The Third Reich wins World War II, setting the stage for the return of a legendary, dimple-chinned, video-game superstar in the first-person shooter Wolfenstein: The New Order (Bethesda Softworks and MachineGames, rated Mature, reviewed with the PlayStation 4, $59.99).
The decades-old, ground-breaking franchise that turned Nazi hunting into a blood sport is back and again starring OSA operative, Capt. William "B.J." Blazkowicz.
A player assumes the role of the muscle-bound, American war hero as his journey begins in 1946 while storming a medieval German castle on a mission to end the world conflict and stop evil scientist Gen. Wilhelm (Deathshead) Strasse, a famed Wolfenstein villain.
Things don't work out so well for Blazkowicz and his British pals. After making a terrible choice (one that will affect the rest of the story) and surviving an encounter with an incinerator disguised as a research lab, he wakes up 14 years later, slightly brain damaged and in a Polish mental hospital looking for revenge.
Now firmly entrenched in a B-grade action blockbuster, the player explores an alternate 1960s universe where Nazis rule with ferocity and technological might as he assembles resistance forces and, through his own perseverance, tries to single-handedly end the very bad guys reign.
In fact the action and story are so B-movie level, thanks in part for the potential for gratuitous gore and scenery-munching villains, I expected a half-dressed Machete to pop out of a car trunk and skewer a small platoon of those Swastika-loving fanatics.
However, I digress.
This solely solo campaign leads the hero across Europe, though warehouses, a prison, a planetarium, an aircraft hangar under water and even eventually to the moon.
His objectives vary between covert rescue missions as well as Rambo-esque rampages against such foes as cyborg German shepherds, laser-spitting drones, multistory tall robots and masked stormtroopers while occasionally stopping for some tender moments with a Polish nurse.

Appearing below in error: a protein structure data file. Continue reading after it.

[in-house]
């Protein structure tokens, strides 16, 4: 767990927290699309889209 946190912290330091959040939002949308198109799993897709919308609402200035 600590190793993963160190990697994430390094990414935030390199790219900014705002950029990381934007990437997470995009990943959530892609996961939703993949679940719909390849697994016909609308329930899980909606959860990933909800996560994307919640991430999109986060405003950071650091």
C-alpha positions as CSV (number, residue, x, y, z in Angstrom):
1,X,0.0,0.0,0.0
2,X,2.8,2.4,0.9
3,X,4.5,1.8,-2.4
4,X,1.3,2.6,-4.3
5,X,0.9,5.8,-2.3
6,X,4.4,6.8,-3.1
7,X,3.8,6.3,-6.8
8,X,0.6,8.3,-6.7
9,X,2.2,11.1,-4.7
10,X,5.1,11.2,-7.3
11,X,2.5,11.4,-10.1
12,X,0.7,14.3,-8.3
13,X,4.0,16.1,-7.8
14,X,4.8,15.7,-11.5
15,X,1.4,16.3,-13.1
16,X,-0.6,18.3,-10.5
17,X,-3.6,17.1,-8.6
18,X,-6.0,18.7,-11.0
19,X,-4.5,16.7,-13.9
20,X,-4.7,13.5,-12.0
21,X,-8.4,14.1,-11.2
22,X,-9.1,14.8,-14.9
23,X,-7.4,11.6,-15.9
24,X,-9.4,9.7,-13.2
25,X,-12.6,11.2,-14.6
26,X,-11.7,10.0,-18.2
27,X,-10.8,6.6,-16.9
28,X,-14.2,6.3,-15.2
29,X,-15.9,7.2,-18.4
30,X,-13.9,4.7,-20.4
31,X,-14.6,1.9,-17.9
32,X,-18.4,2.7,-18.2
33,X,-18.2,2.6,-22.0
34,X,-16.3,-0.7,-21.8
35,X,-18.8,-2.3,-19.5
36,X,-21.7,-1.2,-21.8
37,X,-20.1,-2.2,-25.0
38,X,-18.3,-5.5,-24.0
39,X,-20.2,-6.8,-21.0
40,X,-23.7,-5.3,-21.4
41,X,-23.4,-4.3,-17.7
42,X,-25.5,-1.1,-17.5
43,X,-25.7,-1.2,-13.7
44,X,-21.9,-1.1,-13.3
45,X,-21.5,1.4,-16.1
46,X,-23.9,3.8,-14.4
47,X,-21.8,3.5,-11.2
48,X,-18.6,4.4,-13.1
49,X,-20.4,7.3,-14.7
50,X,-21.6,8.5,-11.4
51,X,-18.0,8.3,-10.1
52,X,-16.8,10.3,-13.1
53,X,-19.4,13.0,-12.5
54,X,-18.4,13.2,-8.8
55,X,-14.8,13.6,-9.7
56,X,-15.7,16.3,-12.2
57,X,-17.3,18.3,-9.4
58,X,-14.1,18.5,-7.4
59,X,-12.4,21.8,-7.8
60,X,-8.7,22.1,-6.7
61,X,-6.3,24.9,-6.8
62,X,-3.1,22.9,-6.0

For as much as the game allows a stealthy approach to many assaults (with plenty of chances to use silencer-attached weapons or knifes to quietly eliminate the enemies), it also revels in vintage Wolfenstein firefights of the adrenaline-flowing, violent, pedal-to-the-metal variety.
Capt. Blazkowicz quickly finds a delectable collection of stored and dropped supplies and weapons scattered among bodies and terrain in nearly every mission.
It allows him to quickly wield enough heavy-duty firepower to literally liquefy those ratsy Nazis through explosives and a high-caliber line of fire.
Particularly brutal are use of two assault rifles, one in each hand, or a pair of automatic shotguns empowering the player to feel like the Terminator as he eviscerates bands of bad guys.
Even better, the technology of the Nazis can be harnessed against them. Items such as a Laserkraftwork rifle can do terrible things to an Aryan's facial features and destroy robotic dogs as well as cut through thin metal doors.
Suffice to report, it's a not a game for the squeamish and received a Mature rating for very good and often gory reasons.
Within this comfortably familiar and linear confines of a first-person shooter, the above-average story flows seamlessly through the power of the PlayStation 4.
We get a consistent narrative about the horrors of tyranny and war brought to light with some touching character development, all mixed in with a steady stream of eye-popping visuals to make the player feel the need to towel off after his latest enemy encounters.
On a more solemn note, mixed in the absurdist, futuristic narrative is the constant reminder through numerous scenes that the Nazis existed, and they never flinched while performing atrocities against minorities and enemies of the Third Reich.
Voice acting really brings the player into the action while character design reminded me of the stylishly grotesque imagery of famed Judge Dredd artist John Hicklenton.
Be it a cackling female German officer looking to play a deadly psychological game with our hero, the Nazi super soldier cyborgs (with disfigured faces) or the scarred sadistic prison guards, it's a creepy-looking journey for the player tasked with survival.
Although Wolfenstein: The New Order never attains to the complexity or design beauty of a Bioshock, it still delivers a stress-relieving punch for the mature gamer.
It was my pleasure to take vengeance on one of the greatest forces of evil in the history of mankind with no mercy.
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